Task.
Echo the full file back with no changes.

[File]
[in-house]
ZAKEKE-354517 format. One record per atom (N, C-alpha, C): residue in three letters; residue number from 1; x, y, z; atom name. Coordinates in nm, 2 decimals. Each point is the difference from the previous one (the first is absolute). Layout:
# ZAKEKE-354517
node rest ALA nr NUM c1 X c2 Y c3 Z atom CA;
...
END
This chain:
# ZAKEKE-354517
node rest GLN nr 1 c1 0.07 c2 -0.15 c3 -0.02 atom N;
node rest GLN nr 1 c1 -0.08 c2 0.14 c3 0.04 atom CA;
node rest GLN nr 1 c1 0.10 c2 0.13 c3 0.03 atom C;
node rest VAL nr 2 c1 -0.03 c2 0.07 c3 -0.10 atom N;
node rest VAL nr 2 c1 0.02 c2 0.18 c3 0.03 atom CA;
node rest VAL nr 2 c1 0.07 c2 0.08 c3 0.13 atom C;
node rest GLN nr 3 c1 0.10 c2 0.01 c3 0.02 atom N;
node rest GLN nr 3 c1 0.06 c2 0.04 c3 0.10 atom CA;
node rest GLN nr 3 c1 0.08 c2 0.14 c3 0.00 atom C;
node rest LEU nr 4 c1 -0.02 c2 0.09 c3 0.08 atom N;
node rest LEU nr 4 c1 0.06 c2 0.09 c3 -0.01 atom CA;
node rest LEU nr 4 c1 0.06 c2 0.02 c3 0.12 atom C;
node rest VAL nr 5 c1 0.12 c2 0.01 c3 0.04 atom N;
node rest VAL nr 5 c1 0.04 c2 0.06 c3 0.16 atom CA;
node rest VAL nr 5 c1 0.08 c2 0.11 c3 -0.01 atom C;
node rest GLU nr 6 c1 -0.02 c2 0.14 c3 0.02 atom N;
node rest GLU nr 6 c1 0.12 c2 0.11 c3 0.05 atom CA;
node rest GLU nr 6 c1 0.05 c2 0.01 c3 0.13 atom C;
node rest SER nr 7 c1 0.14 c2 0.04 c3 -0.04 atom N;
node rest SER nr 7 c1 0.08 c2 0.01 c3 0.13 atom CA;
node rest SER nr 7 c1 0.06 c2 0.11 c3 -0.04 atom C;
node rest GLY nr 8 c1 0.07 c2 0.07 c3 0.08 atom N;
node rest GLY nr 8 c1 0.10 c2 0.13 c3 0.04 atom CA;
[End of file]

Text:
[in-house]
ZAKEKE-354517 format. One record per atom (N, C-alpha, C): residue in three letters; residue number from 1; x, y, z; atom name. Coordinates in nm, 2 decimals. Each point is the difference from the previous one (the first is absolute). Layout:
# ZAKEKE-354517
node rest ALA nr NUM c1 X c2 Y c3 Z atom CA;
...
END
This chain:
# ZAKEKE-354517
node rest GLN nr 1 c1 0.07 c2 -0.15 c3 -0.02 atom N;
node rest GLN nr 1 c1 -0.08 c2 0.14 c3 0.04 atom CA;
node rest GLN nr 1 c1 0.10 c2 0.13 c3 0.03 atom C;
node rest VAL nr 2 c1 -0.03 c2 0.07 c3 -0.10 atom N;
node rest VAL nr 2 c1 0.02 c2 0.18 c3 0.03 atom CA;
node rest VAL nr 2 c1 0.07 c2 0.08 c3 0.13 atom C;
node rest GLN nr 3 c1 0.10 c2 0.01 c3 0.02 atom N;
node rest GLN nr 3 c1 0.06 c2 0.04 c3 0.10 atom CA;
node rest GLN nr 3 c1 0.08 c2 0.14 c3 0.00 atom C;
node rest LEU nr 4 c1 -0.02 c2 0.09 c3 0.08 atom N;
node rest LEU nr 4 c1 0.06 c2 0.09 c3 -0.01 atom CA;
node rest LEU nr 4 c1 0.06 c2 0.02 c3 0.12 atom C;
node rest VAL nr 5 c1 0.12 c2 0.01 c3 0.04 atom N;
node rest VAL nr 5 c1 0.04 c2 0.06 c3 0.16 atom CA;
node rest VAL nr 5 c1 0.08 c2 0.11 c3 -0.01 atom C;
node rest GLU nr 6 c1 -0.02 c2 0.14 c3 0.02 atom N;
node rest GLU nr 6 c1 0.12 c2 0.11 c3 0.05 atom CA;
node rest GLU nr 6 c1 0.05 c2 0.01 c3 0.13 atom C;
node rest SER nr 7 c1 0.14 c2 0.04 c3 -0.04 atom N;
node rest SER nr 7 c1 0.08 c2 0.01 c3 0.13 atom CA;
node rest SER nr 7 c1 0.06 c2 0.11 c3 -0.04 atom C;
node rest GLY nr 8 c1 0.07 c2 0.07 c3 0.08 atom N;
node rest GLY nr 8 c1 0.10 c2 0.13 c3 0.04 atom CA;